Bruce Penn, Splunk Senior Sales Engineer, and SalesEngineer Kelly Kitagawa demonstrated the features that differentiate Splunk: no back-end database to assemble as a prerequisite before starting to benefit from Splunk, relating to the ability to develop and use schema on the fly; there's no need to filter data: you can use it all, nevertheless Splunk gives rapid time to value along with agile reporting and analytics that employ real time architecture. The over 1200 applications based on Splunk may be the single most appealing option, since you not only have a library of pre-built apps but also templates you can individualize to your own needs. Some of the apps are provided by Splunk directly, some have been developed by other Splunk users.
Download a fully functioning Splunk account, with limited data usage. In just a few minutes you can build your own dashboard for analyzing your own site(s). If you're using your website to sell cookies to the neighbors, you might be able to skip the data analytics. If you're serious about building a business, you'll need to know how many hits you are getting, whether potential customers are buying or having an unsuccessful experience.

Thursday, December 8, 2016

Samsung Wins!!

The U.S. Supreme Court on Tuesday sided with Samsung in its big-money smartphone patent fight with Apple, throwing out an appeals court ruling that the South Korean company had to pay a $399 million penalty to its American rival for copying key iPhone designs.
The 8-0 ruling, written by Justice Sonia Sotomayor, held that a patent violator does not always have to fork over its entire profits from the sales of products using stolen designs, if the designs covered only certain components and not the whole thing.
The justices sent the case back to the U.S. Court of Appeals for the Federal Circuit in Washington to determine how much Samsung must pay. But they did not provide a road map to juries and lower courts on how to navigate similar disputes in the future.
Apple spokesman Josh Rosenstock said in a statement that the U.S. company remained "optimistic that the lower courts will again send a powerful signal that stealing isn't right."
Samsung told Reuters in a statement the ruling was a "victory for Samsung and for all those who promote creativity, innovation and fair competition in the marketplace."
Following a 2012 jury verdict favoring Apple, Samsung initially was hit with nearly $930 million in penalties, later cut by $382 million, for infringing Apple's iPhone patents and mimicking its distinctive appearance in making the Galaxy and other competing devices.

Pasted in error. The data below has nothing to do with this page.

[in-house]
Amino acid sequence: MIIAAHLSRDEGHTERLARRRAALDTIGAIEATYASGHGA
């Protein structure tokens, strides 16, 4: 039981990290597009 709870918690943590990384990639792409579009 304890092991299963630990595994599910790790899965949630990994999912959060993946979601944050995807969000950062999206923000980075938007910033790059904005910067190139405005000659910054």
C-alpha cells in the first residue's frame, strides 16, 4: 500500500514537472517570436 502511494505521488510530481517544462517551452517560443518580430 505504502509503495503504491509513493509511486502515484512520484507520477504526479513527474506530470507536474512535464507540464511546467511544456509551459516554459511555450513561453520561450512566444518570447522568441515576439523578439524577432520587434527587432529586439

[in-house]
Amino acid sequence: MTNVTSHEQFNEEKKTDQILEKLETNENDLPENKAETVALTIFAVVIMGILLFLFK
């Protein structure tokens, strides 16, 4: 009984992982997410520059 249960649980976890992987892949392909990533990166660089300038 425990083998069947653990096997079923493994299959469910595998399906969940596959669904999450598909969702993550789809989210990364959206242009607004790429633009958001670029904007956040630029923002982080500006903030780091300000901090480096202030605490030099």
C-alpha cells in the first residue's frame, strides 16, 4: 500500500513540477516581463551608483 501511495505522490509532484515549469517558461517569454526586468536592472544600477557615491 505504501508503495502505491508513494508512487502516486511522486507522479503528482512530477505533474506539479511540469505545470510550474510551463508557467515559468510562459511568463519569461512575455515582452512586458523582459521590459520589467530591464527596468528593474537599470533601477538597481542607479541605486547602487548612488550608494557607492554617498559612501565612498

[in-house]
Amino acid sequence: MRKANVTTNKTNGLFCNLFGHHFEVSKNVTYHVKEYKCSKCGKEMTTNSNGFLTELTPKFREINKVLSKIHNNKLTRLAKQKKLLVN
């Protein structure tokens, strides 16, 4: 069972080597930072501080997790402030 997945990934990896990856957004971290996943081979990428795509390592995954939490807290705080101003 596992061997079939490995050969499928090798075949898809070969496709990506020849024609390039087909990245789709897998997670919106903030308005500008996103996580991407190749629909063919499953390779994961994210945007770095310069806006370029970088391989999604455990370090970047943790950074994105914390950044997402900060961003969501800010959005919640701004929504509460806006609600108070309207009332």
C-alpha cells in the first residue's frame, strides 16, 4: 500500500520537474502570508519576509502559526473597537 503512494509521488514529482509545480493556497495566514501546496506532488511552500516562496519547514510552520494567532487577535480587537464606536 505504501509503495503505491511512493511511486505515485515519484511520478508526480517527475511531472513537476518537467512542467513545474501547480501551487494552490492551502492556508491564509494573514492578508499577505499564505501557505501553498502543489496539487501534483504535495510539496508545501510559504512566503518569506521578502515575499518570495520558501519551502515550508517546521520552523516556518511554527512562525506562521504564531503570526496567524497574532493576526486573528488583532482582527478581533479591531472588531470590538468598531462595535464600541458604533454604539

Wednesday, December 7, 2016

An Article from our ePub

Merry Christmas, or Happy Holidays, whichever you prefer. In the past we’ve taken the time to explain why we have no problem with saying either greeting so we won’t go into it again. We’ll just leave it at that.

Speaking of “in the past”, this is a day that we have dreaded coming for a long time. This ePub has been in existence since the early 1990s and we have endeavored to keep it fresh and exciting for our readers that entire time. Well time has finally caught up with us. It looks to us like our reader base has moved on and we have to move with it.

Our monthly ePub readership has been pretty stagnant for the past few years, we’ve just stopped growing. However, that doesn’t mean that new readers aren’t out there. They just don’t read a 12 plus page PDF file once a month. What do they read? Our daily blog, that’s what!

While our ePub subscriber list has dwindled over the years our blog readership has grown rapidly. In the past year alone it has more than doubled and that is significant to us. It is time for us to keep up with the times.

Effective immediately we will no longer publish a monthly eFile but we’ll be expanding our blog coverage. Instead of just “teasers” in the blog we’ll have entire reviews. We’ll have more show coverage and more long articles. Everything that was in the ePub will now be in our blog.

Hop aboard folks, it’s going to be an exciting trip! Our blog URL is See you there!

Tuesday, December 6, 2016

Apple Watch Sales

Sales of the Apple Watch to consumers set a record during the first week of holiday shopping, and the current quarter is on track to be the best ever for the product, Apple Inc (AAPL.O: Quote) Chief Executive Tim Cook told Reuters.

Responding to an email from Reuters, Cook said the gadget's sell-through - a measure of how many units are sold to consumers, rather than simply stocked on retailers' shelves - reached a new high.